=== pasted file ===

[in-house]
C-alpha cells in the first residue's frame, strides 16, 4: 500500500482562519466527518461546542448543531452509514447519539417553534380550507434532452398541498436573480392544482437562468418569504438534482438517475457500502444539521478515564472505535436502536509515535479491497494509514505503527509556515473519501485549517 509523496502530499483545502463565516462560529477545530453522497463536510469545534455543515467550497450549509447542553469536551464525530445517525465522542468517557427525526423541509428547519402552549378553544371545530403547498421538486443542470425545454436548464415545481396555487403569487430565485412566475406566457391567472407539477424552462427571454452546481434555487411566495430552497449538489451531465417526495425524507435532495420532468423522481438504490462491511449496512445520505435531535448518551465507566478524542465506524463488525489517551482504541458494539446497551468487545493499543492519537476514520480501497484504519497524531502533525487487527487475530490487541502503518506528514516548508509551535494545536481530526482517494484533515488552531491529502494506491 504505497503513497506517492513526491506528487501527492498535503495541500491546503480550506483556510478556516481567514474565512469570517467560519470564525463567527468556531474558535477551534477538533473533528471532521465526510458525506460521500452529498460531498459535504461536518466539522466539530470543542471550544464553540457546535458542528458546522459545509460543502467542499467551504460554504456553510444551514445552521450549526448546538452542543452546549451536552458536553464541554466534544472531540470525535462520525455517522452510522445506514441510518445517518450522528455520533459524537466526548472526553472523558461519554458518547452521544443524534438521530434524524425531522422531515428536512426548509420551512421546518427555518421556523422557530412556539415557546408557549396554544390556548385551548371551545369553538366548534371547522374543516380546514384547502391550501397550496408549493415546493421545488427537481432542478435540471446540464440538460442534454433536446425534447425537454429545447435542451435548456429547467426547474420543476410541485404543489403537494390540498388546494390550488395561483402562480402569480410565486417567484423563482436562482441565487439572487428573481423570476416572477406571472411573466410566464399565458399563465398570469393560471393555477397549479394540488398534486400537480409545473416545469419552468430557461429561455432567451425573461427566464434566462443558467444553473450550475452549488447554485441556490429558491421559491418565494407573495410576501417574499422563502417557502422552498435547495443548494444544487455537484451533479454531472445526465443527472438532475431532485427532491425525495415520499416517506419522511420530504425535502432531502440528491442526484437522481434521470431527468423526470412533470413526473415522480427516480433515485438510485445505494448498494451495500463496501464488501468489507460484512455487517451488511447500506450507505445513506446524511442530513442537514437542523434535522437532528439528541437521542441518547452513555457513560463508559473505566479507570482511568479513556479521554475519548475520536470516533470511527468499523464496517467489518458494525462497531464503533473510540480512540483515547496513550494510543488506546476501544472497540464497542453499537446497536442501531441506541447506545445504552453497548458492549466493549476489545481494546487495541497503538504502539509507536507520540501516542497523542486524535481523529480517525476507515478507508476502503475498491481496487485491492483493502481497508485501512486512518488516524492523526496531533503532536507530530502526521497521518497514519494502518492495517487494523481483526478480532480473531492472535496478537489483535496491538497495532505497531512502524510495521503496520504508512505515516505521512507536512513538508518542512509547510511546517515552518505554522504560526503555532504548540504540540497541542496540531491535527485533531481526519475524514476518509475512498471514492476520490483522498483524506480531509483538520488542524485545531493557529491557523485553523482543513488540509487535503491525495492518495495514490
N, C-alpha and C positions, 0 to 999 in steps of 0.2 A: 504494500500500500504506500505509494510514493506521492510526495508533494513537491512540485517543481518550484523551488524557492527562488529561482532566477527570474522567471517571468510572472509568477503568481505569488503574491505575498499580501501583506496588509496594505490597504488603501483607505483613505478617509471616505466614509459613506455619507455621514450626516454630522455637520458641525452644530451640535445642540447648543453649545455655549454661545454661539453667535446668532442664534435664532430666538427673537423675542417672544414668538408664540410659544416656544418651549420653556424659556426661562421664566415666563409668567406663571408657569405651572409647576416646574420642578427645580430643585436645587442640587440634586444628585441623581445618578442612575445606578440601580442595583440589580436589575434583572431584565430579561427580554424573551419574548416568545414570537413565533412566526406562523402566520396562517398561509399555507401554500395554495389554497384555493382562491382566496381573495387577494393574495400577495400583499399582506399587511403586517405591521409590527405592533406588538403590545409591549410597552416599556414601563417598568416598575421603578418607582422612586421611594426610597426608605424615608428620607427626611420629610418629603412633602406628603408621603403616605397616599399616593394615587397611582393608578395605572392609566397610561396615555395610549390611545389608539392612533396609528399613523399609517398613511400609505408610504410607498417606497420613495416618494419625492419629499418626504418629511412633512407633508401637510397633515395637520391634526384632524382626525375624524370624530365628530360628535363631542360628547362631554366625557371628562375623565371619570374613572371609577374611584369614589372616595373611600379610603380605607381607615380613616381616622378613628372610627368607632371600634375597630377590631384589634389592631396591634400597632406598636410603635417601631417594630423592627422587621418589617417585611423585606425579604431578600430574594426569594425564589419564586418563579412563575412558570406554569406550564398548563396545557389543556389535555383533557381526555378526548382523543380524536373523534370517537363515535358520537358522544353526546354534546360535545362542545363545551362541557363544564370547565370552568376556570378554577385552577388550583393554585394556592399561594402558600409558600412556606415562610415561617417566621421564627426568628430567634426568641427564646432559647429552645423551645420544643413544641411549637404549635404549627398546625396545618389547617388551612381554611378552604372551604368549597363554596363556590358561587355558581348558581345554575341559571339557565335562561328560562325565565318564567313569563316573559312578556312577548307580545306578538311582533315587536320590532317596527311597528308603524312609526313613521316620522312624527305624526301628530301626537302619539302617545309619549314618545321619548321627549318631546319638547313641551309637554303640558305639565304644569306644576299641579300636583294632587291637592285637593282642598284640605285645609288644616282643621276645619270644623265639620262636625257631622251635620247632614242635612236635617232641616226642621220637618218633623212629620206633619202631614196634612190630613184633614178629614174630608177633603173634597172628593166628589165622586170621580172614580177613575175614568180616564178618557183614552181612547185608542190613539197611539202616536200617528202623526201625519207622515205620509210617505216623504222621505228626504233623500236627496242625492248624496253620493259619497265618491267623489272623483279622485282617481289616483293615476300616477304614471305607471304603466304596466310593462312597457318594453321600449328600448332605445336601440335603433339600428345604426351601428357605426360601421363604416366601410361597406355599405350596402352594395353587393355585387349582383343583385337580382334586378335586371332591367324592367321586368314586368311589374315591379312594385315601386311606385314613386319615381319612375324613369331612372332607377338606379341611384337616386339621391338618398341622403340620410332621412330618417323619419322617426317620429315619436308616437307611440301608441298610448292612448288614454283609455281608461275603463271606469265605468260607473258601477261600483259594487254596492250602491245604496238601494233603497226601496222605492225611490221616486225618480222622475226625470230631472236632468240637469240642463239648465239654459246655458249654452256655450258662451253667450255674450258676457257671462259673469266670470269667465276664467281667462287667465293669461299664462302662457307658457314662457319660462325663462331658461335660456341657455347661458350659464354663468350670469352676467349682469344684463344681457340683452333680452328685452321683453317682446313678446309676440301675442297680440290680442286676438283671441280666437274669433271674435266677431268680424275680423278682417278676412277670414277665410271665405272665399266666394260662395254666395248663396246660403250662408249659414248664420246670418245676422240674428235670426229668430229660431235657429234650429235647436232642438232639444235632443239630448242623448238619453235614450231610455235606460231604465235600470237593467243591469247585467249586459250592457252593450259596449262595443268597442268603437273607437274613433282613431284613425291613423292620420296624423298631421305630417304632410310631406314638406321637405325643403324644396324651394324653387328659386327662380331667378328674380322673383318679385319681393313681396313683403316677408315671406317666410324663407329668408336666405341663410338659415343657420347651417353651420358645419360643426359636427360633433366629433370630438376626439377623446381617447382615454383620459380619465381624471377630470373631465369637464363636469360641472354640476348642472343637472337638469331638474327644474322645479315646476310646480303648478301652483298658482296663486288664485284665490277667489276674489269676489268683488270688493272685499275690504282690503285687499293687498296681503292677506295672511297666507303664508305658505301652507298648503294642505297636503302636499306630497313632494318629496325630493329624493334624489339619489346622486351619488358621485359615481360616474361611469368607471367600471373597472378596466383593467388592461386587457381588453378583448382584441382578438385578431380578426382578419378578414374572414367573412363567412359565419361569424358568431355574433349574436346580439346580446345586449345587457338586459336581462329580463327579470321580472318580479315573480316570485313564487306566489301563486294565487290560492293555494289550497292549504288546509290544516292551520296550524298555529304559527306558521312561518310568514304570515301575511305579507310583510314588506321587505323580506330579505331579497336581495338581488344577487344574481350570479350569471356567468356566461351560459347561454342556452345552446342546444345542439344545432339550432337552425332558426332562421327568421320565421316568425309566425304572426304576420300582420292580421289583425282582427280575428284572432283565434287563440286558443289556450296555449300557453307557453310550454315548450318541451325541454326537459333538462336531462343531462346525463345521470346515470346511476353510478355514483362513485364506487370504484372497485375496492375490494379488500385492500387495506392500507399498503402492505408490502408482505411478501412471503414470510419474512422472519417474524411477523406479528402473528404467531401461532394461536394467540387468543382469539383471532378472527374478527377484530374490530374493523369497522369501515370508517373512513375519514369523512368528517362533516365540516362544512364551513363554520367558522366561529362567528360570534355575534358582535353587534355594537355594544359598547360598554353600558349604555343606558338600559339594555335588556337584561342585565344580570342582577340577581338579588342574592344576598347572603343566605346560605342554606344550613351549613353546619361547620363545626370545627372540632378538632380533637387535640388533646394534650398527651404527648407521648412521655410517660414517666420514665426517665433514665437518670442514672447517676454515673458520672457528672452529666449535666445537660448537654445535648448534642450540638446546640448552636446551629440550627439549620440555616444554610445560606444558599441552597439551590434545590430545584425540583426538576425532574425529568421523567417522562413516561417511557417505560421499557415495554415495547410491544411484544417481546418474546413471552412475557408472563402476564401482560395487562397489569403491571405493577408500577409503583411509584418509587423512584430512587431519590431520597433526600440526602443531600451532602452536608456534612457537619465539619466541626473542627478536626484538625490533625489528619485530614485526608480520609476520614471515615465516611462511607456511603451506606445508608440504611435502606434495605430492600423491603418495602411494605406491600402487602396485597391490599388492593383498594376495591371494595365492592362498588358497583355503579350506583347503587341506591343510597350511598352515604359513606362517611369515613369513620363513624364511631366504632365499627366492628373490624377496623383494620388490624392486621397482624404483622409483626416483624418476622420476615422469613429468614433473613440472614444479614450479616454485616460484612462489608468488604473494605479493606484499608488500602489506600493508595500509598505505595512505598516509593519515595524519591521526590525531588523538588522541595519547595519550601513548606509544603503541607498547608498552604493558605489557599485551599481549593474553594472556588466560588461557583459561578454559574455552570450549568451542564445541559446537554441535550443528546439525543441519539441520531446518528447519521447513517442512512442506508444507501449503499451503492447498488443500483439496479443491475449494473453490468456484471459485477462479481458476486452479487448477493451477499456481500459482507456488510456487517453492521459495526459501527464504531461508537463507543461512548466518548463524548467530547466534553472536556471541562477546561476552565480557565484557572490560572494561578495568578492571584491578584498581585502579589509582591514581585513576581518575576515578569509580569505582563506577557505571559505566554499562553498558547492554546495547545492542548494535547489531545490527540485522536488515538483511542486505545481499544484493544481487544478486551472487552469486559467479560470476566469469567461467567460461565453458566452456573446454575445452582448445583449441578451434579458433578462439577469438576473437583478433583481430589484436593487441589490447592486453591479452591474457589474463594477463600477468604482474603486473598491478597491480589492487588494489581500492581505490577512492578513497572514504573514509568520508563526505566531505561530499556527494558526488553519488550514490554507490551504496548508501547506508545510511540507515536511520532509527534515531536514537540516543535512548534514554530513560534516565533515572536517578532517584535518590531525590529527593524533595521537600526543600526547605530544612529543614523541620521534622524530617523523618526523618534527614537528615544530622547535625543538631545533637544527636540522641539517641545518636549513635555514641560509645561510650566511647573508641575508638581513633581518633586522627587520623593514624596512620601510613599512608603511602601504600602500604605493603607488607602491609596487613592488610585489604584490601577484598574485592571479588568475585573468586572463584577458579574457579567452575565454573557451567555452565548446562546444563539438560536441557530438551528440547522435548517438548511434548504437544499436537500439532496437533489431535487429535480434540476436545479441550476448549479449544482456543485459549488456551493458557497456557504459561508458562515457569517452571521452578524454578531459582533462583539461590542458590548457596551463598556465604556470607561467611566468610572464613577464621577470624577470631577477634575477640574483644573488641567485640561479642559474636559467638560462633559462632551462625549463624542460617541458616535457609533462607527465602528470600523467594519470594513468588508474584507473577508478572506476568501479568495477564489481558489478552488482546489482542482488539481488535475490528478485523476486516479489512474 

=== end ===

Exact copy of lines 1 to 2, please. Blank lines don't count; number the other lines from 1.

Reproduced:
[in-house]
C-alpha cells in the first residue's frame, strides 16, 4: 500500500482562519466527518461546542448543531452509514447519539417553534380550507434532452398541498436573480392544482437562468418569504438534482438517475457500502444539521478515564472505535436502536509515535479491497494509514505503527509556515473519501485549517 509523496502530499483545502463565516462560529477545530453522497463536510469545534455543515467550497450549509447542553469536551464525530445517525465522542468517557427525526423541509428547519402552549378553544371545530403547498421538486443542470425545454436548464415545481396555487403569487430565485412566475406566457391567472407539477424552462427571454452546481434555487411566495430552497449538489451531465417526495425524507435532495420532468423522481438504490462491511449496512445520505435531535448518551465507566478524542465506524463488525489517551482504541458494539446497551468487545493499543492519537476514520480501497484504519497524531502533525487487527487475530490487541502503518506528514516548508509551535494545536481530526482517494484533515488552531491529502494506491 504505497503513497506517492513526491506528487501527492498535503495541500491546503480550506483556510478556516481567514474565512469570517467560519470564525463567527468556531474558535477551534477538533473533528471532521465526510458525506460521500452529498460531498459535504461536518466539522466539530470543542471550544464553540457546535458542528458546522459545509460543502467542499467551504460554504456553510444551514445552521450549526448546538452542543452546549451536552458536553464541554466534544472531540470525535462520525455517522452510522445506514441510518445517518450522528455520533459524537466526548472526553472523558461519554458518547452521544443524534438521530434524524425531522422531515428536512426548509420551512421546518427555518421556523422557530412556539415557546408557549396554544390556548385551548371551545369553538366548534371547522374543516380546514384547502391550501397550496408549493415546493421545488427537481432542478435540471446540464440538460442534454433536446425534447425537454429545447435542451435548456429547467426547474420543476410541485404543489403537494390540498388546494390550488395561483402562480402569480410565486417567484423563482436562482441565487439572487428573481423570476416572477406571472411573466410566464399565458399563465398570469393560471393555477397549479394540488398534486400537480409545473416545469419552468430557461429561455432567451425573461427566464434566462443558467444553473450550475452549488447554485441556490429558491421559491418565494407573495410576501417574499422563502417557502422552498435547495443548494444544487455537484451533479454531472445526465443527472438532475431532485427532491425525495415520499416517506419522511420530504425535502432531502440528491442526484437522481434521470431527468423526470412533470413526473415522480427516480433515485438510485445505494448498494451495500463496501464488501468489507460484512455487517451488511447500506450507505445513506446524511442530513442537514437542523434535522437532528439528541437521542441518547452513555457513560463508559473505566479507570482511568479513556479521554475519548475520536470516533470511527468499523464496517467489518458494525462497531464503533473510540480512540483515547496513550494510543488506546476501544472497540464497542453499537446497536442501531441506541447506545445504552453497548458492549466493549476489545481494546487495541497503538504502539509507536507520540501516542497523542486524535481523529480517525476507515478507508476502503475498491481496487485491492483493502481497508485501512486512518488516524492523526496531533503532536507530530502526521497521518497514519494502518492495517487494523481483526478480532480473531492472535496478537489483535496491538497495532505497531512502524510495521503496520504508512505515516505521512507536512513538508518542512509547510511546517515552518505554522504560526503555532504548540504540540497541542496540531491535527485533531481526519475524514476518509475512498471514492476520490483522498483524506480531509483538520488542524485545531493557529491557523485553523482543513488540509487535503491525495492518495495514490